Image of vintage TV with ext over-lay of the title of the article, 5 Questions for Cometh

5 Questions for Jerome of Cometh


Starting over a decade ago with Bitcoin mining, Jerome de Tychey's hobby evolved into a career that would shape his trajectory. His interest took him on a journey through roles at Ernst & Young, ConsenSys, and Ledger, where he honed his skills and expertise.

His love for gaming and blockchain, coupled with his professional experience, laid the foundation for his current venture: Cometh, a gaming studio and platform focused on building better web3 games and providing tools to help other games and retail-focused apps flourish in the blockchain arena.

In our exclusive interview, we explore his journey and insights, unveiling the perspective of a Founder-CEO who's actively moulding the future of Web3 gaming.

Could you share a little about yourself, your personal journey in web3 and how you ended up with Cometh? 

Certainly! I am Jerome, 36 years old the last time I checked. I'm a dad, and I've been in the web3 space for about ten years. Initially, I was a hobby miner, mining Bitcoin using different graphics cards, and later transitioned to mining Ethereum. This piqued my interest in the Ethereum community and led me to join the French community around a project known as Ethereum France. Eventually, I transitioned to working professionally in the field, first at Ernst & Young, then at ConsenSys, later at Ledger, and finally landing at Cometh, which is my current endeavour. Aside from this, I am also a gamer. I used to game quite a lot during my younger years, and although having kids has reduced my gaming time, I still manage to play occasionally, sometimes even at the office.

What led to the creation of Cometh? Was it a market gap or a problem that needed solving?

Cometh was born out of an experiment to take blockchain to everyday folks by trying different apps beyond just finance. We kicked things off with a game because we, the founding team, thought games and blockchain go well together since they're both native to the computer and the internet. I mean, it's all digital, right?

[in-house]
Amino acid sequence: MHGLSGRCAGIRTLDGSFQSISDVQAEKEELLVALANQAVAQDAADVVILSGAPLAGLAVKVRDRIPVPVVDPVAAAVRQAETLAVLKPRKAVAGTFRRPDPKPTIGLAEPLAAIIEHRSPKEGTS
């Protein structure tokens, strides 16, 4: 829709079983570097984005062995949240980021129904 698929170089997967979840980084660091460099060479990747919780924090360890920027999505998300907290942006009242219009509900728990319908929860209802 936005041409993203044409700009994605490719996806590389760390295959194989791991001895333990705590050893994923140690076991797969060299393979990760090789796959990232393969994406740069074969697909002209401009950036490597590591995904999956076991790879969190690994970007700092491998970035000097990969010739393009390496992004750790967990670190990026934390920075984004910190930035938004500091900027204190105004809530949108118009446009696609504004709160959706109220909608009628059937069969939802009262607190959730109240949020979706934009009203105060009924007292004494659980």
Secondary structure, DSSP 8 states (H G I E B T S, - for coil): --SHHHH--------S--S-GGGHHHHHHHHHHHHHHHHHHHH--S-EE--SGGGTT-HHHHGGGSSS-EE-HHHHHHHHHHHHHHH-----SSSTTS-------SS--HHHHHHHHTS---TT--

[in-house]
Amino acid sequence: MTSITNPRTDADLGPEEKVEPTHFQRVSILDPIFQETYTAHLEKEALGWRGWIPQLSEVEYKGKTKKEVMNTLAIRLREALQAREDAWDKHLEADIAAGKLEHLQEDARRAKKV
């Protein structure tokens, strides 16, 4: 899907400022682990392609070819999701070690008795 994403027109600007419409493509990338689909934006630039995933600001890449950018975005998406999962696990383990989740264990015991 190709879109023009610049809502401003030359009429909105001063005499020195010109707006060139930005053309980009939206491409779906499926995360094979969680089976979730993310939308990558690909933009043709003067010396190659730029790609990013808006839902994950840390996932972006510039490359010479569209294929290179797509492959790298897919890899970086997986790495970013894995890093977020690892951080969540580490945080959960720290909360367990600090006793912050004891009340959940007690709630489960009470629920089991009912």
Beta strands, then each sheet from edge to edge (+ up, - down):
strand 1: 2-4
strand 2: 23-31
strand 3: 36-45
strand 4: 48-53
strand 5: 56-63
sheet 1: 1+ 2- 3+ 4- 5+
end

This was the underlying idea for Cometh. So, initially, our aim was to develop apps that were not DeFi oriented. The first game was launched in early 2021, and alongside Dark Forest, we were among the pioneers of fully on-chain games. It was clear that there was a market gap since very few projects had ventured into fully applying blockchain to a game. This was our initial trajectory. As we progressed, we saw some technical gaps that needed filling. So we picked the best parts for our game, optimised them, and even made our own tools to make sure our games ran smoothly on-chain. Then we thought, why not share these tools? So now, we're doing two things: building games on the one hand and sharing tools to help other games and retail-focused apps work on the other.

Do you have any advice for aspiring founders entering the industry?

Courage and resilience are key qualities to have. And keep that passion burning. If you start feeling bored, or doubts creep in, or the fun in building starts to fade, take a step back and reconsider. You really need to feel, deep down to your bones, that you are building something transformative for humanity across multiple facets.